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what power supply for lowest possible mini-tx power consumption

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August 27, 2013 8:01:08 PM

I'm looking to build a mini-ITX solution based around the Celeron 847 for an engineering project. Most of the components besides the power supply are fixed due to the constraints of the project, but not the power supply. My goal is to achieve the lowest possible power consumption at max CPU.

Specs are:

Celeron 847
16 GB RAM
2x Samsung 840 SSD (or similar) in RAID-0

Would a picoPSU-80 + 60W AC adapter be enough to power that configuration? That's the puniest thing I can find with a cursory Google search. Is there another option that might offer lower consumption?

I've read that power supplies generally operate at their highest efficiency when the draw is about 70-80% of their rated wattage. From what I can tell, that configuration should draw about 40W under load.
August 27, 2013 9:05:51 PM

if your goal is to achieve lowest possible power consumption then instead of just looking for a PSU with low max wattage you should also (and more importantly) be looking for a PSU with high efficiency.

if your system is drawing 40W from a 70% efficient PSU it'll be drawing 57W from the wall, or drawing 44W from the wall with a 90% efficient PSU.

PSU's must maintain their efficiency claims at 10%, 50%, and 90% load (at least to get 80plus certification), so if you figure your system will draw 40W from the PSU you'll want the highest efficiency PSU with a max load of 400W or less. something like the Sparkle R-FSP400-60ETN (400W 80plus platinum).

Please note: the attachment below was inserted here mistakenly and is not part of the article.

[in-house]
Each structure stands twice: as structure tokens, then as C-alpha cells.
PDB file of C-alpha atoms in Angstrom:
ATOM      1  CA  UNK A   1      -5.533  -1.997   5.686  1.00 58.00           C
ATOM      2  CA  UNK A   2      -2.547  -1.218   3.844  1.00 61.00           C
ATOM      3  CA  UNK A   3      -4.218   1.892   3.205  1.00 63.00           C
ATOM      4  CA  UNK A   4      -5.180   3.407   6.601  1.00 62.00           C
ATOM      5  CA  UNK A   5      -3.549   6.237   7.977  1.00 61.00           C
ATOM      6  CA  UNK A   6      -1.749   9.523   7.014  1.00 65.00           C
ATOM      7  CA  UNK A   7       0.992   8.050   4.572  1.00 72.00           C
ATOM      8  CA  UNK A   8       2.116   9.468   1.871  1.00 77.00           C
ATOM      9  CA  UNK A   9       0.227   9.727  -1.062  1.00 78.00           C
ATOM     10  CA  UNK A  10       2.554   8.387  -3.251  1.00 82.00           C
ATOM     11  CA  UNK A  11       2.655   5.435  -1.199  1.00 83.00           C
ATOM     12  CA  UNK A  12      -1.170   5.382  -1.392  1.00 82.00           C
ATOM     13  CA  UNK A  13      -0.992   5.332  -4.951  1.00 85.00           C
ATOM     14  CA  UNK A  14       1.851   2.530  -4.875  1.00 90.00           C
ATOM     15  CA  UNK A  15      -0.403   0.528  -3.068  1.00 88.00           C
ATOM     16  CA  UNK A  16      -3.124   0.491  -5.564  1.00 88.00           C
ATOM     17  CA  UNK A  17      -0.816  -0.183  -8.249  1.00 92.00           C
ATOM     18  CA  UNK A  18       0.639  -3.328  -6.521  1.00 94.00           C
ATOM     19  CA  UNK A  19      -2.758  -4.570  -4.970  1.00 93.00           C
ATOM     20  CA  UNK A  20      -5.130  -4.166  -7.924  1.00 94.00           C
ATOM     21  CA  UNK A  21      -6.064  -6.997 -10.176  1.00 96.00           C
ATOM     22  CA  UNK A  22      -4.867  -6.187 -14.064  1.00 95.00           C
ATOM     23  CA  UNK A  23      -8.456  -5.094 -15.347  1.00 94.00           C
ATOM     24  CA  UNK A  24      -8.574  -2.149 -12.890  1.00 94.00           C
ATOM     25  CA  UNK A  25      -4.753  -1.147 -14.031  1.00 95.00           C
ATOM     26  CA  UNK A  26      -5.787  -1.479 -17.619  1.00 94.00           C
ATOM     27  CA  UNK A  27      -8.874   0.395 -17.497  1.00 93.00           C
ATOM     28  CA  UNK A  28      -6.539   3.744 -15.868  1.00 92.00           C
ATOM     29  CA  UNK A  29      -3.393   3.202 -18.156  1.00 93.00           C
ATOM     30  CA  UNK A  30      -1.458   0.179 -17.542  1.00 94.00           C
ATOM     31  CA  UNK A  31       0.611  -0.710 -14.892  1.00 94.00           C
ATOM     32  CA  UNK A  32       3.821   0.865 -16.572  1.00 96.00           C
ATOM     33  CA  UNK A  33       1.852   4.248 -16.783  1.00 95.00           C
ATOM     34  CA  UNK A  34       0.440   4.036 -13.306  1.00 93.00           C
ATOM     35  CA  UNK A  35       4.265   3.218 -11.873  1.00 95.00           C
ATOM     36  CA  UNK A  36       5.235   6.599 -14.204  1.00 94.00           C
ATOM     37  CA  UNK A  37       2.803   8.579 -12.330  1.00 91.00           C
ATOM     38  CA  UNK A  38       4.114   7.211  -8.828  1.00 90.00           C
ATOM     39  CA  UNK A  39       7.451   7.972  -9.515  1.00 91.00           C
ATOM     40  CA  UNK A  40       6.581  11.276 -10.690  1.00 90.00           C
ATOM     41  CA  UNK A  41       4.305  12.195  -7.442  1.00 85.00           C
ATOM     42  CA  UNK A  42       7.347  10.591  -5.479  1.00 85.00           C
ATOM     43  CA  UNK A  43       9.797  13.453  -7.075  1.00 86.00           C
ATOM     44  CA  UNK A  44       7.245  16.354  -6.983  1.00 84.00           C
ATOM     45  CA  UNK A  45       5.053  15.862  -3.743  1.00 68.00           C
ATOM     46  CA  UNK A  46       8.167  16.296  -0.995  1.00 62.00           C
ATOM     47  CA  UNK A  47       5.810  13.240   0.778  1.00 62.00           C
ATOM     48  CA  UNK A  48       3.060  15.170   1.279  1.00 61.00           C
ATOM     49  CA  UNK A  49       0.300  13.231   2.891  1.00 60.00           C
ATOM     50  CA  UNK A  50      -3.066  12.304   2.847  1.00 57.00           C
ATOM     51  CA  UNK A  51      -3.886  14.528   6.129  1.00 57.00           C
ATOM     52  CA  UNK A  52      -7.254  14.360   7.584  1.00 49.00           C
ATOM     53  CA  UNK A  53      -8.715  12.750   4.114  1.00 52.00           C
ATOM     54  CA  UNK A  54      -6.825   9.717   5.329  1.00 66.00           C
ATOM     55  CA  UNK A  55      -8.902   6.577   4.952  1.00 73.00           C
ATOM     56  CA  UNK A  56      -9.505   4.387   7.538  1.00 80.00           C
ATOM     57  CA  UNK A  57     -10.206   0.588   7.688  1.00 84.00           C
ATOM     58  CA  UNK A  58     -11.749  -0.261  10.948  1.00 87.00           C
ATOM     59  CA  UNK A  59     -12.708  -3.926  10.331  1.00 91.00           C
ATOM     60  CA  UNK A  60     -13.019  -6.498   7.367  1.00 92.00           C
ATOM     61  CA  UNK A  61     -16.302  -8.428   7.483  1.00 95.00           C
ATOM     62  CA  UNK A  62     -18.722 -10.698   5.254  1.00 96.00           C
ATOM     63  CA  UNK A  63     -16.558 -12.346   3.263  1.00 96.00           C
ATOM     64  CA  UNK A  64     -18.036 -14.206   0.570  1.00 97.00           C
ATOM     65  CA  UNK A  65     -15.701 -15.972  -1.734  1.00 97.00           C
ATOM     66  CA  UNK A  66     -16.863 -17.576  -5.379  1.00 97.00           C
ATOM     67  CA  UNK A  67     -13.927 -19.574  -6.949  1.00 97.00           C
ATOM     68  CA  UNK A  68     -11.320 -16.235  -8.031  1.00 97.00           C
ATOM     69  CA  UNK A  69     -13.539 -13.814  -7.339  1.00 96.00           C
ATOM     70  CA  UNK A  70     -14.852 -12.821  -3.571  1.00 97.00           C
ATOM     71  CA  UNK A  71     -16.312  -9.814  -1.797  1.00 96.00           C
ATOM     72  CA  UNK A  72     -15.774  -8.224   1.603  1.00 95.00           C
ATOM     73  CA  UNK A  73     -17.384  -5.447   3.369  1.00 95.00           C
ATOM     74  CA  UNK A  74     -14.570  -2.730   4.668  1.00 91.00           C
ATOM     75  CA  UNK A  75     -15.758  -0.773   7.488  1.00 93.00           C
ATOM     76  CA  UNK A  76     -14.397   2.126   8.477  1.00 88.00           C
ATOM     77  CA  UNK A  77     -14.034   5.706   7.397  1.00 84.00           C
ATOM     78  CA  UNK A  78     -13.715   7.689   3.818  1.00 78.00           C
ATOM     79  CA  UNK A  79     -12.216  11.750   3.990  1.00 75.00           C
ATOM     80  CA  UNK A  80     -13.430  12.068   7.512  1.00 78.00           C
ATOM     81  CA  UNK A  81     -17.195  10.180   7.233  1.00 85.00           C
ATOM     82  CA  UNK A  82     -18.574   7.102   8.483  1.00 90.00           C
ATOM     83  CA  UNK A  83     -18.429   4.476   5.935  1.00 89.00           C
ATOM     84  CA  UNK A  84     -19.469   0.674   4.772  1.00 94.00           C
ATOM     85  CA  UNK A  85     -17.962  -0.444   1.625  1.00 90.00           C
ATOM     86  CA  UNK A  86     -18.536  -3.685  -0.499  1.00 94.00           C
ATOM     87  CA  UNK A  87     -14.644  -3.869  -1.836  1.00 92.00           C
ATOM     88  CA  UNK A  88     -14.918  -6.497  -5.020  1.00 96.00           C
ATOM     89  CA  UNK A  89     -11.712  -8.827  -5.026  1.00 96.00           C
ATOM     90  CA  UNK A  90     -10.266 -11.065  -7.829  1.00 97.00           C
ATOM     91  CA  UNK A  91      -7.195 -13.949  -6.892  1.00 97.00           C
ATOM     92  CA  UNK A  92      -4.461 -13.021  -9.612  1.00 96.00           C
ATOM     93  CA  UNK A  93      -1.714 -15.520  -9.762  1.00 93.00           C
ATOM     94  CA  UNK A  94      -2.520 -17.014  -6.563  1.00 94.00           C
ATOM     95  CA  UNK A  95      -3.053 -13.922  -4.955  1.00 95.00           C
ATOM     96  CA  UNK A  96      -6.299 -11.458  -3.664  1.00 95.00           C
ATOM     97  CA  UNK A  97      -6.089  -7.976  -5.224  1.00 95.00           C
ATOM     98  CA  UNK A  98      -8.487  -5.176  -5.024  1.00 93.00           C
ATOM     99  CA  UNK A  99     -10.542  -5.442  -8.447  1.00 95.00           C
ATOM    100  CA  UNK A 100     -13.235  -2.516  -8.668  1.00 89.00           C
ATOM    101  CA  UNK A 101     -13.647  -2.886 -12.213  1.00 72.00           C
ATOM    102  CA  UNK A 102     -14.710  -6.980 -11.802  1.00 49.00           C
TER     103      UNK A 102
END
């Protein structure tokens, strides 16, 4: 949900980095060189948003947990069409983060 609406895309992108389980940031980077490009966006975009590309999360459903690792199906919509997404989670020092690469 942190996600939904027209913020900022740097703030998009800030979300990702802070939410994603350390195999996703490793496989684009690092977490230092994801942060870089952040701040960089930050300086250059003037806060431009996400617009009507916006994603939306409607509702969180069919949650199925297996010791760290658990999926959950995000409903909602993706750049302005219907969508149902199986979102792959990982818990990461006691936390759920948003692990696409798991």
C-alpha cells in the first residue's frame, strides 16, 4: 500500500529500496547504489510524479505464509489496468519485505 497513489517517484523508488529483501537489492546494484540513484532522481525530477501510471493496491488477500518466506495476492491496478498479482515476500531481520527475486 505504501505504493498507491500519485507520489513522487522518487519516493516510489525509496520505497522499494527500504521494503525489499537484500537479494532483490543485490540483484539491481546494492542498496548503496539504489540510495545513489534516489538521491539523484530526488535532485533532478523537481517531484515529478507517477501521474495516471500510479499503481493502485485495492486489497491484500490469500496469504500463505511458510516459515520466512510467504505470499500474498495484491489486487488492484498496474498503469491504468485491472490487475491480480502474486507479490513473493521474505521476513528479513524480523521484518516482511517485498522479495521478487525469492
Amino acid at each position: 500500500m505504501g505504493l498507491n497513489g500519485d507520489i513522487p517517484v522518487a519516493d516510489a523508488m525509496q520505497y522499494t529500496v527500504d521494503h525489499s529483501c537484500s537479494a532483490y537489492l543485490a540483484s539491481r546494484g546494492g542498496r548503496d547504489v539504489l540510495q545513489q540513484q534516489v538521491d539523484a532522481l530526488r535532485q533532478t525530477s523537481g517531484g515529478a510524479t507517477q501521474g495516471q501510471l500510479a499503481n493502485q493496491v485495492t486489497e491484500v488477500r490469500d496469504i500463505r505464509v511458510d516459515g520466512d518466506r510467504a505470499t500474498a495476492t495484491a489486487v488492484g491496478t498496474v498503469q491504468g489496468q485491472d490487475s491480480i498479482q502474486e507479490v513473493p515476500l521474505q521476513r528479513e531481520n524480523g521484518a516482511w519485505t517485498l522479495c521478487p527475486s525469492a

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August 27, 2013 10:02:09 PM

Not sure where you read 70-80% but it should be 50% so want to average 40-60. You can find efficiency graphs for many psus.

80+ tests are 20, 50 and 100. Having the highest efficiency does not mean you save money if the psu costs more than you will save in electricity. So platinum vs bronze at this power usage is maybe a savings of $1 per year and I'm rounding up. So if the platinum psu is $30 more, you will most likely not be using that psu for 30 years and just wasted your money. Efficiency is really not a concern at this low power. I'd be worried about quality so it doesn't die within a couple months.
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August 28, 2013 5:28:43 AM

FWIW the goal isn't to save money on electricity. The system is for a contest where I need to complete a certain task using as few Watt-hours as possible. The task is both I/O and CPU intensive, hence the RAID-0.

I'm now thinking it might be better to use a laptop instead, simply because they're optimized from top to bottom for high efficiency. One with a low-power CPU and two drive bays (or that can support two drives at full SATA III speeds via docking station) would work.
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